"He doesn’t understand how hard it is to talk these bands into coming up here for a one-off outdoor date.
"I can’t take it any more, I swear he’s going to drive me (bad word) crazy. Why seven in the morning? I can’t even think straight and he starts grinding me."
I would have given anything to be a fly on the wall at their early morning get-togethers. It was always hilarious to listen to Frank complaining about Maitland and Maitland never missed an opportunity to publicly berate Frank about how much money he was trying to charge. Jerry used to love to stir that pot.
Maitland was insisting on the most popular bands of the time and had the kids at home to coach him. In all fairness to Frank, it was no small chore in 1970 trying to lure major acts to such an obscure market in Canada. The acts also had concerns about the production side of the event, things like the stage, sound and lights. The performers were concerned and wanted assurances that the production would be up to snuff.
They needed to hear the name of an American with production credentials.
There was of course, the matter of cutting the deals. The other concerns were logistics that could be resolved, but what really makes show-biz go-round is money. Acts were available but at what price. On-again-off-again, negotiations were taking time.
In spite of the fact that the talent budget was enormous, for some it is not a matter of money. John and Yoko, as it ended up, were either not interested, or not available, at any price. Led Zeppelin and Premier Talent were at least taking calls. They had the date open but turned down $35,000.00 US, an enormous fee for the times. They finally settled on $50,000.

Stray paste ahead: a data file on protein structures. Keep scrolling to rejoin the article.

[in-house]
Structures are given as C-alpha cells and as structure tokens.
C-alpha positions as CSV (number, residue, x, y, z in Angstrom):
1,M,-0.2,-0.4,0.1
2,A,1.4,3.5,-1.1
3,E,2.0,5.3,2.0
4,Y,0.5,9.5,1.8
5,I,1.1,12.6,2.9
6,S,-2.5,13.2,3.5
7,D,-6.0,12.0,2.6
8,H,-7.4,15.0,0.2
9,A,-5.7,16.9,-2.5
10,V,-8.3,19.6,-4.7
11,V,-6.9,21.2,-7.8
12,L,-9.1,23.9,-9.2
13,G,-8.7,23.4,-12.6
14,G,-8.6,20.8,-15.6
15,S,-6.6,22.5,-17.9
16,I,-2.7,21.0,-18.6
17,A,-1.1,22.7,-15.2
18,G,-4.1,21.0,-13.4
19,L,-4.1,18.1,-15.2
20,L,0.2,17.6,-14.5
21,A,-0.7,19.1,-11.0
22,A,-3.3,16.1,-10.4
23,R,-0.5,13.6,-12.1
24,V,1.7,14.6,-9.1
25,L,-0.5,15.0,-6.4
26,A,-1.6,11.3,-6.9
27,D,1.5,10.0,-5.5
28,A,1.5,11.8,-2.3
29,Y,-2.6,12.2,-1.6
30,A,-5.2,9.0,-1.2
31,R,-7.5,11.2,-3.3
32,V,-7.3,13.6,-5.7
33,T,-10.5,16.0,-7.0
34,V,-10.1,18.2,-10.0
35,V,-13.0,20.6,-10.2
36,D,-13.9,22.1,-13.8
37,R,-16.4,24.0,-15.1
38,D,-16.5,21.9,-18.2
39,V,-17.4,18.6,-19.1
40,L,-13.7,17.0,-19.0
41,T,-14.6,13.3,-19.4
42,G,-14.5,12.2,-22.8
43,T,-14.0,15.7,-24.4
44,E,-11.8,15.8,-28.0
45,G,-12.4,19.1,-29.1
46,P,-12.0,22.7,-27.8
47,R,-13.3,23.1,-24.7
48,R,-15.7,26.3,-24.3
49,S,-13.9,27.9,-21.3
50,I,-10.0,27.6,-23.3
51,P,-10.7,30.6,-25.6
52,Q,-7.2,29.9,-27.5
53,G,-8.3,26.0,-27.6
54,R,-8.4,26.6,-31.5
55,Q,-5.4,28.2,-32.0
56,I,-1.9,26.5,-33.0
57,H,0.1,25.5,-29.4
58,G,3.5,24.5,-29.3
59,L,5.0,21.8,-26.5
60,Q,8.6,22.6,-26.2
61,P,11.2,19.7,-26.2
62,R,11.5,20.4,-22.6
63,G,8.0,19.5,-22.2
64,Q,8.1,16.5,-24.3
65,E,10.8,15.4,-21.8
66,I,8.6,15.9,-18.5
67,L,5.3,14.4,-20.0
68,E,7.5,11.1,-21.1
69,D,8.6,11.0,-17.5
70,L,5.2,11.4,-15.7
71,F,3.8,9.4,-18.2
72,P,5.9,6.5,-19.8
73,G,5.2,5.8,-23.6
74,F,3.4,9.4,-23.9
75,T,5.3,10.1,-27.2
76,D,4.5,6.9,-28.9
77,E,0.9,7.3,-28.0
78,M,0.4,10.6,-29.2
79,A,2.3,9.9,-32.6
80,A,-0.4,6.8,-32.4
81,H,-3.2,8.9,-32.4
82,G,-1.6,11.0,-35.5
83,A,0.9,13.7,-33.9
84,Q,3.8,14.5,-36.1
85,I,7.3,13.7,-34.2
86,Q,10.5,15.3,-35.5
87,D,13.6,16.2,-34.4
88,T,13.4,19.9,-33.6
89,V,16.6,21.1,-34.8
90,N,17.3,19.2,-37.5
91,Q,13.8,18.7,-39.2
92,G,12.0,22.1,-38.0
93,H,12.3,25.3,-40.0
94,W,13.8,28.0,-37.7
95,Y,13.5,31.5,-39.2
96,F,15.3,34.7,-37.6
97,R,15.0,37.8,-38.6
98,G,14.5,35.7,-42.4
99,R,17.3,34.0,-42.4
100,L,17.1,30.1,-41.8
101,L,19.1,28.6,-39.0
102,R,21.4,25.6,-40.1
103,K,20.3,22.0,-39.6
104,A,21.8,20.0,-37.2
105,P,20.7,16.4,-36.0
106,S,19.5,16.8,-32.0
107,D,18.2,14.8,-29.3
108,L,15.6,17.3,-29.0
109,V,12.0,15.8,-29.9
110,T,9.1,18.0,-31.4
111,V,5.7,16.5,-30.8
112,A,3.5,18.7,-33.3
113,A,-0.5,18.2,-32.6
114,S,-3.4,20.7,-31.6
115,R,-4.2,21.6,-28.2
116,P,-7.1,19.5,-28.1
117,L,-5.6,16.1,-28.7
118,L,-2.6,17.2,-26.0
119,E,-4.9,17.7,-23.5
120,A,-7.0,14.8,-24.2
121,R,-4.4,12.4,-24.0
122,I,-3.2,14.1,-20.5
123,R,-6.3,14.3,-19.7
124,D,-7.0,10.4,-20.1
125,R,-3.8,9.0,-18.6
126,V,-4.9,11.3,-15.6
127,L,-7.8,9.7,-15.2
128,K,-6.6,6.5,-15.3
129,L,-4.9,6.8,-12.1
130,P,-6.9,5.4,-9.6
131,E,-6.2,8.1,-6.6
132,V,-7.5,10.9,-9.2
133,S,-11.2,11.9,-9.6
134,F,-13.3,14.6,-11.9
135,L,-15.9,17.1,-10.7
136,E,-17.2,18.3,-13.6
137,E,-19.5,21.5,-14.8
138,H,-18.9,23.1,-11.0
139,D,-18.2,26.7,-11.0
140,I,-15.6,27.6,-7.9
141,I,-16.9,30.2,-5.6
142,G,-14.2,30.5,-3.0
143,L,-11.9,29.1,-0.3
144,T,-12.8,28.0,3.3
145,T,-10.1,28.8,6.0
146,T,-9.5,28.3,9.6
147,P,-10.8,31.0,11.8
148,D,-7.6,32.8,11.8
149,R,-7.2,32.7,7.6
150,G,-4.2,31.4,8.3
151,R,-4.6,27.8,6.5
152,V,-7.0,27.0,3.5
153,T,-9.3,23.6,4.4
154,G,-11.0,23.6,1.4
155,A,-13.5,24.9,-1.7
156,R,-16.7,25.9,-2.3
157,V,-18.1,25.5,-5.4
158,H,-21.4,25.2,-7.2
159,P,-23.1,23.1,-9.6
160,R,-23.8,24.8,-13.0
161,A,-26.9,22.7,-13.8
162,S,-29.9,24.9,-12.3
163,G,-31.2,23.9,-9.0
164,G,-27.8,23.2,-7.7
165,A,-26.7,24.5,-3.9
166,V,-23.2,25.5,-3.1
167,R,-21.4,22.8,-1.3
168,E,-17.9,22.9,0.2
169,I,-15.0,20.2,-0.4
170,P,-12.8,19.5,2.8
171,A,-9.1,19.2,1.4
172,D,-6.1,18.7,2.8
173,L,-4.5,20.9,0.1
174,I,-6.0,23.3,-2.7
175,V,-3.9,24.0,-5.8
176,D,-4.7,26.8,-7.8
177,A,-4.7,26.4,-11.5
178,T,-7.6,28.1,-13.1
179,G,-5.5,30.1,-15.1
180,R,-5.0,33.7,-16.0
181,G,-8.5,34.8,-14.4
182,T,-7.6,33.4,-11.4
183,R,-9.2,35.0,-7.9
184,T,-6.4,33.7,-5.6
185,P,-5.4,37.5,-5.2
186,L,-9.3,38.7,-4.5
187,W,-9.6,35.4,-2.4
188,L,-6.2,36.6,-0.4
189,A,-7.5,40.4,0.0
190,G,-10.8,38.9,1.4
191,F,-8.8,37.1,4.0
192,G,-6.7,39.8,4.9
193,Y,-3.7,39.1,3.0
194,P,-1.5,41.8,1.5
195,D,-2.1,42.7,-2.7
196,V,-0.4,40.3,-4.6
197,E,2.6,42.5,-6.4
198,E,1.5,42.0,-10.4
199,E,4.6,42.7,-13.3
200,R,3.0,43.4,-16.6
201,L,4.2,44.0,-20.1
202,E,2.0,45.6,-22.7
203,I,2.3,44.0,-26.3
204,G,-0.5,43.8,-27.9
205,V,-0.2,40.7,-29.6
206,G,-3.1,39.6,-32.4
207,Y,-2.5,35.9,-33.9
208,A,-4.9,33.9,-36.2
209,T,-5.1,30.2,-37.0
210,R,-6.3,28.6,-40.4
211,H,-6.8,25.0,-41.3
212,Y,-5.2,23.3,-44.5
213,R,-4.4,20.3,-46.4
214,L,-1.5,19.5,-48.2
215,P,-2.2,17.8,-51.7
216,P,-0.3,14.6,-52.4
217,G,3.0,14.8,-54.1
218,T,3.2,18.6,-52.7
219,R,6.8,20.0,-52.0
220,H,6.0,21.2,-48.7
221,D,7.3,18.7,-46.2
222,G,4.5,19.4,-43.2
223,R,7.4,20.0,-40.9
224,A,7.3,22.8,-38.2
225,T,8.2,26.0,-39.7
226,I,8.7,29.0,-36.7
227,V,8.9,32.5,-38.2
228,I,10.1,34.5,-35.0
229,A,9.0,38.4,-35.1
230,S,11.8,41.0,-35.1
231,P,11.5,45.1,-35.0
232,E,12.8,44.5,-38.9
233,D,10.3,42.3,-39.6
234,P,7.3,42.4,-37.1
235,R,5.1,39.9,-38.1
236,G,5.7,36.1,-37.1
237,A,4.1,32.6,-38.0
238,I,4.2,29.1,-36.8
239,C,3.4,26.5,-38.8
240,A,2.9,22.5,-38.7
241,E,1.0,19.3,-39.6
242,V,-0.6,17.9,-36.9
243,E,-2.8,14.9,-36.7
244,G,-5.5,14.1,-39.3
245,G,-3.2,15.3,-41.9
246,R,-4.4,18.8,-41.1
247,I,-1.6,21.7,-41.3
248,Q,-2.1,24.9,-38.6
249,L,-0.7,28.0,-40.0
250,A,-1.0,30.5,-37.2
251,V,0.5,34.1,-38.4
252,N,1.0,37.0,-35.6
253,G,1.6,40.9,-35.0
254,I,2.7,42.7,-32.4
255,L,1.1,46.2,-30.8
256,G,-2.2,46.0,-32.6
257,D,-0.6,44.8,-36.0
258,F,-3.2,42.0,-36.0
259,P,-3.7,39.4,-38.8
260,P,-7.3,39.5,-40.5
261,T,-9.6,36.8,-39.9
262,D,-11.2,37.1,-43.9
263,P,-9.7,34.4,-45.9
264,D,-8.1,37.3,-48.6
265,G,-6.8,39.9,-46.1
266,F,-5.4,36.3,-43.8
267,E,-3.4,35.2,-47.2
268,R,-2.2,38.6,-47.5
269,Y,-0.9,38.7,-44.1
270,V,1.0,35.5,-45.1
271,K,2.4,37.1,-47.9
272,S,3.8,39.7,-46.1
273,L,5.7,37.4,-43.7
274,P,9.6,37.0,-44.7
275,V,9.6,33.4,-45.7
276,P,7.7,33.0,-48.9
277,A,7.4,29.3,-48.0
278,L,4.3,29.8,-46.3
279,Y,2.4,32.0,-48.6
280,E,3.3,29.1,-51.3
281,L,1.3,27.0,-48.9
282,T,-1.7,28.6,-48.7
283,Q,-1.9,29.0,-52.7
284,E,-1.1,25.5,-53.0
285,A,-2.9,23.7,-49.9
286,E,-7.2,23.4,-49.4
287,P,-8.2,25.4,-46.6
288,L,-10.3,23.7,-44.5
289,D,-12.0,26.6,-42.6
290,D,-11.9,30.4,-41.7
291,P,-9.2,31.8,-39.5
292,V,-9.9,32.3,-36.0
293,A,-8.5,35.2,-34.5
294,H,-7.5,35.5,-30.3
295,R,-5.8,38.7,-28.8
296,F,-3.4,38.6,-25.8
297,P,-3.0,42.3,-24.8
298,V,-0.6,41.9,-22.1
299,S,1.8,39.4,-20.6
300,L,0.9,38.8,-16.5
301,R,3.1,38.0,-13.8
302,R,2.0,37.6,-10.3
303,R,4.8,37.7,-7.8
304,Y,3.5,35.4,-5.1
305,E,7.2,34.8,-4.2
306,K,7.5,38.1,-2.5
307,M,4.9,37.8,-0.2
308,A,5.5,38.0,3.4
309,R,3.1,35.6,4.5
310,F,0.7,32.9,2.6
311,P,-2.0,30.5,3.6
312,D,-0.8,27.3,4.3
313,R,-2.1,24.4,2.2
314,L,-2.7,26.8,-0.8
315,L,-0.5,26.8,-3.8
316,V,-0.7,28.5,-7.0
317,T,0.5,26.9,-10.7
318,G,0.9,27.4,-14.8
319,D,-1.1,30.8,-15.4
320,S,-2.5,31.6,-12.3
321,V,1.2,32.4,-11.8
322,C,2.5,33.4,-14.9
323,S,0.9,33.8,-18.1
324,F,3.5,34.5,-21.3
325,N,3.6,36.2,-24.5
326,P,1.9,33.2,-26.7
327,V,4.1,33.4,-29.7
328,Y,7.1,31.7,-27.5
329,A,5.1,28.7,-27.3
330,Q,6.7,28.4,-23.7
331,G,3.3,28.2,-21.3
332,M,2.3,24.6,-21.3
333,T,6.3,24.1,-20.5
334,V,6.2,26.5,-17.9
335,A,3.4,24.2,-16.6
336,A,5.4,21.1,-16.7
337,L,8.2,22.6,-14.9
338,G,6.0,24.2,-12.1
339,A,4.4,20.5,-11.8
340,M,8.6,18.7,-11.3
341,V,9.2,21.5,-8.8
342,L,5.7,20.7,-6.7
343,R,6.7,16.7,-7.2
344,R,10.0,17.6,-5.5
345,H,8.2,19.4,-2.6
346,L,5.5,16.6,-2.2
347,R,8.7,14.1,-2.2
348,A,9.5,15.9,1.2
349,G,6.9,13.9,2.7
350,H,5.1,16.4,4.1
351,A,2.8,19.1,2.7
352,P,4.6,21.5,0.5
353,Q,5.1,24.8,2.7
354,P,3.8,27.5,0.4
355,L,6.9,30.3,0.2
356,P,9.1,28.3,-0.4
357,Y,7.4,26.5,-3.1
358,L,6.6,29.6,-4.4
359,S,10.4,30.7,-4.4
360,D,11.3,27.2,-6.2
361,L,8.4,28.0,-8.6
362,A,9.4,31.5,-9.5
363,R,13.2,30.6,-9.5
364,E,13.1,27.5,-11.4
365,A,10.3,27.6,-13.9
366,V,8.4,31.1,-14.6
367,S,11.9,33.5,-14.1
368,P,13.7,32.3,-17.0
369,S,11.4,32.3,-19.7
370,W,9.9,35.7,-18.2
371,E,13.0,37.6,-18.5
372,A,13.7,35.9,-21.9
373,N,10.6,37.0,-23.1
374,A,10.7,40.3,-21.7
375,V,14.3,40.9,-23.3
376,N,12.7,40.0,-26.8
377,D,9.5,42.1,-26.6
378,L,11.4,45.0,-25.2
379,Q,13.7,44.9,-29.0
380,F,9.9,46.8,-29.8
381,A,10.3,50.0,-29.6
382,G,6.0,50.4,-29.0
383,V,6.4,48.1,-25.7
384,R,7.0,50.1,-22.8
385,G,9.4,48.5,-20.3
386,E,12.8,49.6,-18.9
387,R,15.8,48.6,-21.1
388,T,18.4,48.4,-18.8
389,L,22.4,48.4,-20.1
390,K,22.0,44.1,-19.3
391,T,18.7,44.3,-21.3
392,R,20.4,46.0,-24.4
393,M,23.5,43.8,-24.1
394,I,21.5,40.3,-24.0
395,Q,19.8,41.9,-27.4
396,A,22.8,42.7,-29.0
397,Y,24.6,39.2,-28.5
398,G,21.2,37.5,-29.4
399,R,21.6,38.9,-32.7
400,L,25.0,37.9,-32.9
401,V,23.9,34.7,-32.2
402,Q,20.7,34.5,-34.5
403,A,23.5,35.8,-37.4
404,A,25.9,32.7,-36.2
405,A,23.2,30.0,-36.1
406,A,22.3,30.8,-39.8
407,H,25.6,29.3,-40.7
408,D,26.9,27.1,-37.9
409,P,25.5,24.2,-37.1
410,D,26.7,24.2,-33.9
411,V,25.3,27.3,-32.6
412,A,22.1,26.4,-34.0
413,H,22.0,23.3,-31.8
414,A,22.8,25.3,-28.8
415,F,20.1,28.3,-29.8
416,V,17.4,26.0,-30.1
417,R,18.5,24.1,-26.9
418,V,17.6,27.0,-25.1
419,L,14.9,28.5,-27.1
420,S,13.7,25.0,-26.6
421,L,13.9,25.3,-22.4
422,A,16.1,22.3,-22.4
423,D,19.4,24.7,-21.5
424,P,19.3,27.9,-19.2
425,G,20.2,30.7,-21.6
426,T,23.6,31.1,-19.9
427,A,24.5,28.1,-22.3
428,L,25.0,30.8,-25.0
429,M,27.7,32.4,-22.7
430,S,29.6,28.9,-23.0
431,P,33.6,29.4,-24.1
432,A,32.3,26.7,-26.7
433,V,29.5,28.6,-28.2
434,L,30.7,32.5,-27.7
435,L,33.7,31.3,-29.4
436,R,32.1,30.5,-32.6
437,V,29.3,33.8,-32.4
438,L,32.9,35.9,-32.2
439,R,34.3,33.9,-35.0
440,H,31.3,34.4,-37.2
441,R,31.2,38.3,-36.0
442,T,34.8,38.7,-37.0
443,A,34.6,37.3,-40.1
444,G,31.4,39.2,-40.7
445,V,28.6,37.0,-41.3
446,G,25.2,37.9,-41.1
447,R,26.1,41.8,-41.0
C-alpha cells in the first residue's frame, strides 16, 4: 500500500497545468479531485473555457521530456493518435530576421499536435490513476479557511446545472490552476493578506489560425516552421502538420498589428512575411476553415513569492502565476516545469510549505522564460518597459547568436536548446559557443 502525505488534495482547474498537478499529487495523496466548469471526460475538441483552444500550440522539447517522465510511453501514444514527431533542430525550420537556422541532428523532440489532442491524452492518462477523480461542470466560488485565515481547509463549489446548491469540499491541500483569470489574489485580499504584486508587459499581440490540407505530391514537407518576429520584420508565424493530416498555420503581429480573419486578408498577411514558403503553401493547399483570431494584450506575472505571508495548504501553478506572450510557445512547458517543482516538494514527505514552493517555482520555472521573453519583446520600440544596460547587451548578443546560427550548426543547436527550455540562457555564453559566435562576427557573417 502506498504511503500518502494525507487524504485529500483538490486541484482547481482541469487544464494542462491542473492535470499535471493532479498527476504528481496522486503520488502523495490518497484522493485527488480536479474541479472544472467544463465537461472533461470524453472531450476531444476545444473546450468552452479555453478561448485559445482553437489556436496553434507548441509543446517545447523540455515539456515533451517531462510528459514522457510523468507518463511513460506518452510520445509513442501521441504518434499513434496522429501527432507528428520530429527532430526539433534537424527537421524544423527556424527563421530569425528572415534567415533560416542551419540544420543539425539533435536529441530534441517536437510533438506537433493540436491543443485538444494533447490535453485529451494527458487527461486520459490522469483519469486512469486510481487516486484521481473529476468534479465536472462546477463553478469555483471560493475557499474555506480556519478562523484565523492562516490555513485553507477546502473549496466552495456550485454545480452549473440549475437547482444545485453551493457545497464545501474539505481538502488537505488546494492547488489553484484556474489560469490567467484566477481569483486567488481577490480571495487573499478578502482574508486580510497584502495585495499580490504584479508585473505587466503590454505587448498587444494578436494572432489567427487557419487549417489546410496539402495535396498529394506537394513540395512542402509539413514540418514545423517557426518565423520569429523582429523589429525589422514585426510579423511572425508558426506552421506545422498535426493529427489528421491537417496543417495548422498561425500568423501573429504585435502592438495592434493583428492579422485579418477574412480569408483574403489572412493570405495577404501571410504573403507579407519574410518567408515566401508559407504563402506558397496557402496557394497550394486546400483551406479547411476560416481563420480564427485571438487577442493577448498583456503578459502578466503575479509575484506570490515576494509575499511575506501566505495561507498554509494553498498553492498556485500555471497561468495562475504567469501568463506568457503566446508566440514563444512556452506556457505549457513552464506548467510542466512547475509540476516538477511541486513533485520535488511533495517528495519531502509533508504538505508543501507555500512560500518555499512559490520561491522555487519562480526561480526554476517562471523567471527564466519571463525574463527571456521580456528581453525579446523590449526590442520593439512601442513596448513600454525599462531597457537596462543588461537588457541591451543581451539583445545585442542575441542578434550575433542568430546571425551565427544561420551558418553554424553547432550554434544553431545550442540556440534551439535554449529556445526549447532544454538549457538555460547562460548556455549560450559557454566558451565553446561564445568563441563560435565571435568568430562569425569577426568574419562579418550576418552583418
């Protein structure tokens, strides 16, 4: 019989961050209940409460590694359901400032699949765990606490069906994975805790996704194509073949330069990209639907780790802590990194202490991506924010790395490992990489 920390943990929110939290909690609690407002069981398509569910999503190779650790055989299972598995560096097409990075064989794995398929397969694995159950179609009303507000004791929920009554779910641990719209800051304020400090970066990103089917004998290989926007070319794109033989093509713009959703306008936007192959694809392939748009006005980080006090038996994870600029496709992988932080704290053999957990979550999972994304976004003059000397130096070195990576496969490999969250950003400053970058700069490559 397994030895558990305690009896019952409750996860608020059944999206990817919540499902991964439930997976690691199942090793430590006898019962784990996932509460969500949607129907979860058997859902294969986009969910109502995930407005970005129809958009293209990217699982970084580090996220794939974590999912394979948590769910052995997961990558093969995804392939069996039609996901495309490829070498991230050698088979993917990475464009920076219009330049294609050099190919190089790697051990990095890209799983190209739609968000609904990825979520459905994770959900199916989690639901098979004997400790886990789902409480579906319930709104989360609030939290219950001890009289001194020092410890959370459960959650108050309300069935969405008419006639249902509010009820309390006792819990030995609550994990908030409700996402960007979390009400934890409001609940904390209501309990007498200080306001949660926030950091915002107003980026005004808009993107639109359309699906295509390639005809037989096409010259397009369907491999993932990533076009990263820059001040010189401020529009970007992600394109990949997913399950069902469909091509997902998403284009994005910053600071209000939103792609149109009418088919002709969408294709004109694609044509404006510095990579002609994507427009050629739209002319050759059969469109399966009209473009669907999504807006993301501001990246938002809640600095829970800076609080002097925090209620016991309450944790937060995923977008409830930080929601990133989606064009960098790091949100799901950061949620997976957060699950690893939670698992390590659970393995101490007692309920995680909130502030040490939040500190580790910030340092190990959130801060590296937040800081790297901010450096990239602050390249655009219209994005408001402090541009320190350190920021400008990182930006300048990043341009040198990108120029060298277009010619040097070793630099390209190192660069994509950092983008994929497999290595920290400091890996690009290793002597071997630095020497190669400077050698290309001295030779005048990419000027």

To ease artists’ concerns it was decided, much to my personal chagrin, that an American professional be brought in to supervise the production of the event. The bands wanted to know there would be an experienced hand. Frank recommended a guy named Joel. According to associates of Frank’s he came with the right credentials. Joel was retained to supervise all aspects of production. He was an American citizen from San Francisco.
Joel was a regular looking guy, average height, with shortish brown hair and was rather soft spoken. He hid, perpetually, behind a pair of dark shades. He checked into the City Center Hotel on Ellice Avenue on the cuff of the Centennial Corporation and would now be a player in this mega-rock event in Winnipeg history.
For a young guy in the biz from ‘Frisco, he looked pretty straight. In fact I cautioned the guys in Next to keep all weed-smoking out of his sight.